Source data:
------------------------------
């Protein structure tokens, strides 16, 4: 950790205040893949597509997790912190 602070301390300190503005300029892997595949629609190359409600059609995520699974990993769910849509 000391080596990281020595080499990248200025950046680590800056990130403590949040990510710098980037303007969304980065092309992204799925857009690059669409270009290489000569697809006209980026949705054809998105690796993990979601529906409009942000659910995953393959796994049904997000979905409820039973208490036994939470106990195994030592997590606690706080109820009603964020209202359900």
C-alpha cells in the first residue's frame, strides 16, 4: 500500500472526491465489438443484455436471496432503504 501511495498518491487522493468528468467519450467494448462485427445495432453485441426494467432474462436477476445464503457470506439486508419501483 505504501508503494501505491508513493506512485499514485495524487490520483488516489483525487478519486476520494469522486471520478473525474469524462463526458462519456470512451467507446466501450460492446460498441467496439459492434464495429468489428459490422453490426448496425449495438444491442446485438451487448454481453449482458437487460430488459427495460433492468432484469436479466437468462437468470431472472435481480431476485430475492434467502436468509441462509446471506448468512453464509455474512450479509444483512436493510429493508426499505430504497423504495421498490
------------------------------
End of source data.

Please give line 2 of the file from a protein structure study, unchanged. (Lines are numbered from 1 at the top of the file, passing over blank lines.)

C-alpha cells in the first residue's frame, strides 16, 4: 500500500472526491465489438443484455436471496432503504 501511495498518491487522493468528468467519450467494448462485427445495432453485441426494467432474462436477476445464503457470506439486508419501483 505504501508503494501505491508513493506512485499514485495524487490520483488516489483525487478519486476520494469522486471520478473525474469524462463526458462519456470512451467507446466501450460492446460498441467496439459492434464495429468489428459490422453490426448496425449495438444491442446485438451487448454481453449482458437487460430488459427495460433492468432484469436479466437468462437468470431472472435481480431476485430475492434467502436468509441462509446471506448468512453464509455474512450479509444483512436493510429493508426499505430504497423504495421498490